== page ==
The office of Instructional Programs at the Northwest Campus is honoring EPCC’s history by saving the moments of today, for tomorrow.
Over the month of September, the Dean’s office collected small mementos and the library recorded messages.
Evan Hughes / Tejano Tribune
Time capsule is located at the North West campus to celebrate 25th anniversary of the building.
These items are to be included in a time capsule that will be preserved for the next 25 years.
“We were thinking of ways to commemorate our new building and 25th anniversary,” Dr. Lydia Tena Dean of Instructional Programs said.
“Twenty-five years from now they’re going to open this thing and they’re going to know what we were about.”
In 2019 EPCC is celebrating its 50 year anniversary while the Northwest campus is celebrating twenty-fifth of their building.
“Our goal is in 25 years, the current students and staff will get to reflect on our messages and then seal up their own for another 25,” said Tena.
The project is made possible by Aztec Contractors.
The company that is winding down construction on Northwest’s newest building. Ironically this building will contain a state-of-the-art biology labs and auditorium, but will also have the most primitive time machine somewhere in its grounds.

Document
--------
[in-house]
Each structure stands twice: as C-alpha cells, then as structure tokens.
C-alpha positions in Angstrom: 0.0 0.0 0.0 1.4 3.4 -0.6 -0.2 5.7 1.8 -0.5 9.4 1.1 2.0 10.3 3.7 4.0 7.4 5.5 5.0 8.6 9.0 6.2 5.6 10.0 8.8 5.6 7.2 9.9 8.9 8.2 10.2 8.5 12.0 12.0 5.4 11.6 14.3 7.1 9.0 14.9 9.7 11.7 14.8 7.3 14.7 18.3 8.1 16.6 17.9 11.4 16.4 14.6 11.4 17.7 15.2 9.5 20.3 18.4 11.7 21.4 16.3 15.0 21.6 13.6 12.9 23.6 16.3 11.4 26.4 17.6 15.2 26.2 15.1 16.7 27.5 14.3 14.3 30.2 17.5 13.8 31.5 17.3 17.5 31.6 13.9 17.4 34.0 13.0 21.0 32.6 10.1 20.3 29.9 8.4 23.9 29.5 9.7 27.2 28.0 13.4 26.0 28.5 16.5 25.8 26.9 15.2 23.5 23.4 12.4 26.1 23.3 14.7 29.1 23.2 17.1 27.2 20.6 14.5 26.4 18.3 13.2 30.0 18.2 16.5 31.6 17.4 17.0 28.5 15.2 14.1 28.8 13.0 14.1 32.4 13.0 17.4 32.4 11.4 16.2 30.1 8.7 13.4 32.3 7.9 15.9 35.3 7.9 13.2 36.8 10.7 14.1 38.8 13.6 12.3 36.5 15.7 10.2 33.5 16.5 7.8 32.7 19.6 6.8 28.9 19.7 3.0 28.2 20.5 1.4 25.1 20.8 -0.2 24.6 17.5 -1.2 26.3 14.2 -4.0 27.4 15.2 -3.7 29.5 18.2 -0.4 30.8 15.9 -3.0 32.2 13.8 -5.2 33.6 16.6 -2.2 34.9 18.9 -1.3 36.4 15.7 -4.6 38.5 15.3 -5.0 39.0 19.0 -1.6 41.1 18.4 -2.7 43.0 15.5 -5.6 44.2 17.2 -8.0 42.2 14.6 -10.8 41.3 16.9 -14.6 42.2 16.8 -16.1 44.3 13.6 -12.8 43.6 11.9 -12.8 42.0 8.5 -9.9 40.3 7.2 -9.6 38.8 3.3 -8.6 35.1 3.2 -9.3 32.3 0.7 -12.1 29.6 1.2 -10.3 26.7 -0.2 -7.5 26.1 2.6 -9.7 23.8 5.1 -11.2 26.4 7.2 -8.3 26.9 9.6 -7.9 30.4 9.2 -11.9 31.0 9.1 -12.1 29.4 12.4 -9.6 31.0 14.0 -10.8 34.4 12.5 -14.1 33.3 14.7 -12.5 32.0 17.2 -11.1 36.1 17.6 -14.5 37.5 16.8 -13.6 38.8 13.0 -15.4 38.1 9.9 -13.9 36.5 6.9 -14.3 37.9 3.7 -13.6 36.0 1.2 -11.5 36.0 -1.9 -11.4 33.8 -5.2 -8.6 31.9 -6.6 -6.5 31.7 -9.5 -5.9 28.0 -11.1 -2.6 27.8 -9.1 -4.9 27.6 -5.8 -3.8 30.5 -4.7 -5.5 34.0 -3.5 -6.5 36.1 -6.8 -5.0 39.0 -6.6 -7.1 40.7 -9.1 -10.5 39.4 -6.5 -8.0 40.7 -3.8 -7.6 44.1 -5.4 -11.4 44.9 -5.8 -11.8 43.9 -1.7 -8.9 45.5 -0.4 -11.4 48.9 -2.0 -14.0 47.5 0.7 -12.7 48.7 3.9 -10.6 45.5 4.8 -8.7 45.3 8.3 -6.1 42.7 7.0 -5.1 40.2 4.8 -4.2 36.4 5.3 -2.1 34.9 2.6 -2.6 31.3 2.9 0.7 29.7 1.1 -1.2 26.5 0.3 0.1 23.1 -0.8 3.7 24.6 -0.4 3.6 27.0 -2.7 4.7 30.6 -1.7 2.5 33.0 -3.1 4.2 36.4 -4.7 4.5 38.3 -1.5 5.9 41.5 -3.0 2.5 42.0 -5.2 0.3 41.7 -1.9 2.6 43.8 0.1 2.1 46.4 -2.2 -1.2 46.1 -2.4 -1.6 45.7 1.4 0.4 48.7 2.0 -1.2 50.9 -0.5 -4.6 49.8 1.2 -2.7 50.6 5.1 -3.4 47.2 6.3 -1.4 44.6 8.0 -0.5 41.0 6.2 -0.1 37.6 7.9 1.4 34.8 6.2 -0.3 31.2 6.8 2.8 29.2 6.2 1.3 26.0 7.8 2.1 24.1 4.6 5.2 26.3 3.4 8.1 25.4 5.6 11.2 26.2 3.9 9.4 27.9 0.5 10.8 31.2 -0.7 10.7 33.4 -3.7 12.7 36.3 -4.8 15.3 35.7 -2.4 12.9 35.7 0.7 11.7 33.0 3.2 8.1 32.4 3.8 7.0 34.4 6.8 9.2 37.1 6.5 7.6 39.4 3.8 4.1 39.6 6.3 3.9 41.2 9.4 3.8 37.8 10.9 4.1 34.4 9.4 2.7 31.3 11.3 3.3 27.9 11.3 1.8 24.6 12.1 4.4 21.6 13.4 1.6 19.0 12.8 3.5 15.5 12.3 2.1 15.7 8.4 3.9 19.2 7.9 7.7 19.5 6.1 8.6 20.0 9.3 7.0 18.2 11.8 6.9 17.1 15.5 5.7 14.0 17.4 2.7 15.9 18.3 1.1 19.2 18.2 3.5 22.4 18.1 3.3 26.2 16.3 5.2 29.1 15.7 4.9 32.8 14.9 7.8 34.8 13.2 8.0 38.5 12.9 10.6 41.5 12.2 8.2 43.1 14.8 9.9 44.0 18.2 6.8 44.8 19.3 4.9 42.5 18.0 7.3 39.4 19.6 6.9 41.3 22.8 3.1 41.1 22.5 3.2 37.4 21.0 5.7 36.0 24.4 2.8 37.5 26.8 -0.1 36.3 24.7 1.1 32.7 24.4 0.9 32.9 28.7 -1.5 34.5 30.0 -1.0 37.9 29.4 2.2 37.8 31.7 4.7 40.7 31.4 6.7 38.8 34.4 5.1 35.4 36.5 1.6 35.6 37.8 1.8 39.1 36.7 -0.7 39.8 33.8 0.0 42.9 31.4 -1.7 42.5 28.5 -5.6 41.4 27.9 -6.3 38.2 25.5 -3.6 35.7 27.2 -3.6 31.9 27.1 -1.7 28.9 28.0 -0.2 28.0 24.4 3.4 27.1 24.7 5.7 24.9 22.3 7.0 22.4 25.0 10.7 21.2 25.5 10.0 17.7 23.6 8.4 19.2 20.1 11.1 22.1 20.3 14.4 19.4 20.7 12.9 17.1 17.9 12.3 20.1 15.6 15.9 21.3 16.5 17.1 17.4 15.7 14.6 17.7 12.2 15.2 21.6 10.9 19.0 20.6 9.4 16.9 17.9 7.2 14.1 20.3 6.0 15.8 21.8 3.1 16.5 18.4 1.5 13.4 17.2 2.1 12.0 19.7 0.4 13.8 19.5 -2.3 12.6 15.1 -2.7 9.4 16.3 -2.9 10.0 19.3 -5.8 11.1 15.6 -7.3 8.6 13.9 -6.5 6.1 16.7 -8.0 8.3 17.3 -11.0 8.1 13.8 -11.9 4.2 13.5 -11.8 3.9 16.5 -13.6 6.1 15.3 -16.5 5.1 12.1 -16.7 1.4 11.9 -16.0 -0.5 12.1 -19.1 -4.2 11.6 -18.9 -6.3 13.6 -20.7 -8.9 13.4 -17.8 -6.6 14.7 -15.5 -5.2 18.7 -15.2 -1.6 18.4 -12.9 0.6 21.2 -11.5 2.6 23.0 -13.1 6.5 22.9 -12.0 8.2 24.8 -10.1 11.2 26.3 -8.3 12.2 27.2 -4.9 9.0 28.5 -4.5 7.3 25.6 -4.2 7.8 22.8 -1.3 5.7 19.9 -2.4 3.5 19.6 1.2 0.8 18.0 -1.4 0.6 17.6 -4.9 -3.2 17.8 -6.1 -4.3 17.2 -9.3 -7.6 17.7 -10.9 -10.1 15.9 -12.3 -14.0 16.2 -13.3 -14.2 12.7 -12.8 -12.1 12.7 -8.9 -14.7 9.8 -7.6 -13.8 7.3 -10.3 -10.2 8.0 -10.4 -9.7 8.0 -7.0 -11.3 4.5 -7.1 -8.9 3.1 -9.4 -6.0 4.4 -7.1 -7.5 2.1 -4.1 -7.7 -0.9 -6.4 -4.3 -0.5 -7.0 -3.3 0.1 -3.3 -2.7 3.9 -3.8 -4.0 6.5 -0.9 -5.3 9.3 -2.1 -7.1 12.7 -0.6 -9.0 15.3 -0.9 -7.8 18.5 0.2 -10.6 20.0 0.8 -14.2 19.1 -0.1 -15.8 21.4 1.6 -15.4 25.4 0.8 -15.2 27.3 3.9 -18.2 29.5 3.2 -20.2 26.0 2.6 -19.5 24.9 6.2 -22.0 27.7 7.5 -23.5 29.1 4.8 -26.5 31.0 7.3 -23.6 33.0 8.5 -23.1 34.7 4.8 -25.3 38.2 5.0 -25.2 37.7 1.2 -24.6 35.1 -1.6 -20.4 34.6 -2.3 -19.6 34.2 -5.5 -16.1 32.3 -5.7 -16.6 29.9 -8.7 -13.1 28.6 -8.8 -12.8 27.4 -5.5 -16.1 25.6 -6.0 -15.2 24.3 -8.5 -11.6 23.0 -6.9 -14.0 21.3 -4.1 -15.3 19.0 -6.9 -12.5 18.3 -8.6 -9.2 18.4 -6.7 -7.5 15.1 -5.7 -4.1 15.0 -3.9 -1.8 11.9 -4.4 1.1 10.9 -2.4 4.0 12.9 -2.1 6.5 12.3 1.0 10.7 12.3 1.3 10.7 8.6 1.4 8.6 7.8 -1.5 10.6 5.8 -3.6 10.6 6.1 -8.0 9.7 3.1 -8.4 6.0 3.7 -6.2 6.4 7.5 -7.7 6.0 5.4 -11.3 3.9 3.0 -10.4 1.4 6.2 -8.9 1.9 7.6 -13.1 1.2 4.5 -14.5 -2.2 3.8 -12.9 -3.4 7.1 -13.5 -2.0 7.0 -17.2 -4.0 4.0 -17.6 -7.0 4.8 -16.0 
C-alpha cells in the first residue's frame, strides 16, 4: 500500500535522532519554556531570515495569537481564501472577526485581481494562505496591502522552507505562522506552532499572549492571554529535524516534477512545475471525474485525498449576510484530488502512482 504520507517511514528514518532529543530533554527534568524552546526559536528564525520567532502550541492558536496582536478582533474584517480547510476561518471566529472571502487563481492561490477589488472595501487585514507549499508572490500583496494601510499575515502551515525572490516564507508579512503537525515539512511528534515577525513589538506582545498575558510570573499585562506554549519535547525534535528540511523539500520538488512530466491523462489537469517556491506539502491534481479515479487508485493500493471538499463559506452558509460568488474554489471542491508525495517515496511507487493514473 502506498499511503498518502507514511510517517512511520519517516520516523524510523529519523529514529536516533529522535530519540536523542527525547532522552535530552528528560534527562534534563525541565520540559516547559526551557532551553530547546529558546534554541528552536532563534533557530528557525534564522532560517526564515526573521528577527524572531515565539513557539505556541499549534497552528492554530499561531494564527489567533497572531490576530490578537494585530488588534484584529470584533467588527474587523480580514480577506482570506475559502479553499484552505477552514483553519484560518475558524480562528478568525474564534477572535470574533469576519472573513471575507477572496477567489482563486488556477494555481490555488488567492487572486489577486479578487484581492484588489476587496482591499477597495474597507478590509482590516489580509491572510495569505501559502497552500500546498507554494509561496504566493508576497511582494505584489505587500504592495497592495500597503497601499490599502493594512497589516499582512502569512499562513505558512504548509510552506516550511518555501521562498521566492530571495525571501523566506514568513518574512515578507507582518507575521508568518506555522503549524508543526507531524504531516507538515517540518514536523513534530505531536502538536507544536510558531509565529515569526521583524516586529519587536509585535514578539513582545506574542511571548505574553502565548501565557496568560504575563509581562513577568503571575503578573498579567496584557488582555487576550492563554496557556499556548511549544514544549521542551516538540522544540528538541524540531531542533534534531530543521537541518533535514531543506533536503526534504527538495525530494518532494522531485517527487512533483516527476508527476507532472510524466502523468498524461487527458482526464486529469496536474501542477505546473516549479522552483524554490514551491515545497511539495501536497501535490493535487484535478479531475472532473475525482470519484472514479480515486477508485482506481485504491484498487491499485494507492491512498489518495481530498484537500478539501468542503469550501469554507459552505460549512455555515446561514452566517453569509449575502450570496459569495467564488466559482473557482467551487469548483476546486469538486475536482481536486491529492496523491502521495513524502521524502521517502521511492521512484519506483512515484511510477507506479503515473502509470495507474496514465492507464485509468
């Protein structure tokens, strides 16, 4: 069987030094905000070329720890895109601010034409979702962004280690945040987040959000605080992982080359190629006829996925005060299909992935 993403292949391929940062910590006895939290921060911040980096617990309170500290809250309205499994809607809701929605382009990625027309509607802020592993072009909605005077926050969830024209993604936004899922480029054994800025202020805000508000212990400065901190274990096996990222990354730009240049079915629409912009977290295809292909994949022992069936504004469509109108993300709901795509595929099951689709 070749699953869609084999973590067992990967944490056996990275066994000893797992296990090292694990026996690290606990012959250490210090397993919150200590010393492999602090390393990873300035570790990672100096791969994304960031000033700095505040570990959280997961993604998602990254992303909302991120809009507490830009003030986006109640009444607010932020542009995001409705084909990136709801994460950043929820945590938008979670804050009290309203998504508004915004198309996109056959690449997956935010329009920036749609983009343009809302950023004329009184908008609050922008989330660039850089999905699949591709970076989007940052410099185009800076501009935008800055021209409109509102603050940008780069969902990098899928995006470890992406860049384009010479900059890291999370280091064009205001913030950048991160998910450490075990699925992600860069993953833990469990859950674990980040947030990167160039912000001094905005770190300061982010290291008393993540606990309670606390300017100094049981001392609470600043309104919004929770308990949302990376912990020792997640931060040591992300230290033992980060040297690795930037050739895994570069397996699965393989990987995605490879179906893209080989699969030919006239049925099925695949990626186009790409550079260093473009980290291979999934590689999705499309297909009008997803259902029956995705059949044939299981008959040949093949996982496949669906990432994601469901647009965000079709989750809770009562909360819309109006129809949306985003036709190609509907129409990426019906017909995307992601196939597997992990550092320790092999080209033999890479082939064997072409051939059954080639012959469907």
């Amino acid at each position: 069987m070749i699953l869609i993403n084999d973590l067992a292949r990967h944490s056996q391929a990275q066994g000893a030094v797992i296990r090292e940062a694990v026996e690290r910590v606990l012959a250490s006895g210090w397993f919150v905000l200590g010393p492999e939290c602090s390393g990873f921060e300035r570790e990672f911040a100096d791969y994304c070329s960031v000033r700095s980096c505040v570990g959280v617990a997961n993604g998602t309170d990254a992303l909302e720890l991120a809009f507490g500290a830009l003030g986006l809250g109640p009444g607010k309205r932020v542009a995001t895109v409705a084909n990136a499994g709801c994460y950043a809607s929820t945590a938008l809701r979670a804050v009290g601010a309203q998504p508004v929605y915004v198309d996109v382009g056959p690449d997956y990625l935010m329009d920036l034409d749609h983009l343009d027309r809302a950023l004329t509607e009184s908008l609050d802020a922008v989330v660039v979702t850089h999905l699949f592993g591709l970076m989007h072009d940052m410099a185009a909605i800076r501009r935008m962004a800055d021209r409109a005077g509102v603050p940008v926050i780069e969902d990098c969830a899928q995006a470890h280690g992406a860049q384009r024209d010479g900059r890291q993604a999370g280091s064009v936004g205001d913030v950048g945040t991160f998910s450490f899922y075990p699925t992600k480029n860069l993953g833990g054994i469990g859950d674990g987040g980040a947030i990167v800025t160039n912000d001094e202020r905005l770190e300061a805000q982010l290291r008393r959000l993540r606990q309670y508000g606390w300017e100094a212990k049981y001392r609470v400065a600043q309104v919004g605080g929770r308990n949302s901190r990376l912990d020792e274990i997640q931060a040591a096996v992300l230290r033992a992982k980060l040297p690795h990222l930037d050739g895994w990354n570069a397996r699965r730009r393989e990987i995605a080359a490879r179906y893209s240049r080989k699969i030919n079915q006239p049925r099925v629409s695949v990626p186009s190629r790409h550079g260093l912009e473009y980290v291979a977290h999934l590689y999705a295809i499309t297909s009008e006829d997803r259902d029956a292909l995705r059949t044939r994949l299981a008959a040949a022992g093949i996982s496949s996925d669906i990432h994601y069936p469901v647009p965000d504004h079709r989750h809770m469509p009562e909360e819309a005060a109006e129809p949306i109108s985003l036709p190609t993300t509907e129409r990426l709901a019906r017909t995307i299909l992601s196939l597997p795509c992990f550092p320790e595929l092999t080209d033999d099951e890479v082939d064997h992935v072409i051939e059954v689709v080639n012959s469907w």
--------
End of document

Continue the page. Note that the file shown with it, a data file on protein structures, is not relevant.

Standing at about three-feet-tall the blank ivory shell needed to be decorated.
Faculty and staff began signing it one department at a time. Students caught on and began signing themselves.
At this point the time capsule looks like a giant orthopedic cast.
Symbolically the time capsule is fitting. Students at Northwest have been inconvenienced by the construction of the new facilities.
The company suggested the project as a way to pay back students for their patience.
Adding his name to the side of the time capsule, second year student Damien Carranco said, “It’s just cool to be a part of this.”
“Most students at this campus are under 25 so we’ll all be double our age when they open this up,” Carranco added.
“A faculty member gave me a small statuette of a student with a book,” Tena explained.
“I also will be including my ‘Letter to the Future’ which will be directed to the generation who open the capsule.”
According to Tena some of the contents of the capsule include a photo of the original Northwest campus staff from 1994, a current photo of the student body and staff, videos of the grounds and recording devices with messages from staff (with operating instructions included).
Other items that were added were small but full of sentimental value. Items like office supplies and school memorabilia.
“It’s too long to say if I’ll be there,” explained Tena about the opening of the capsule. “If God permits, and blesses me with a long life, I know I will.”
As students signed the outside of this big plastic receptacle, it was difficult for them not to think about where they will be in the future, and what life will be like a quarter century from now.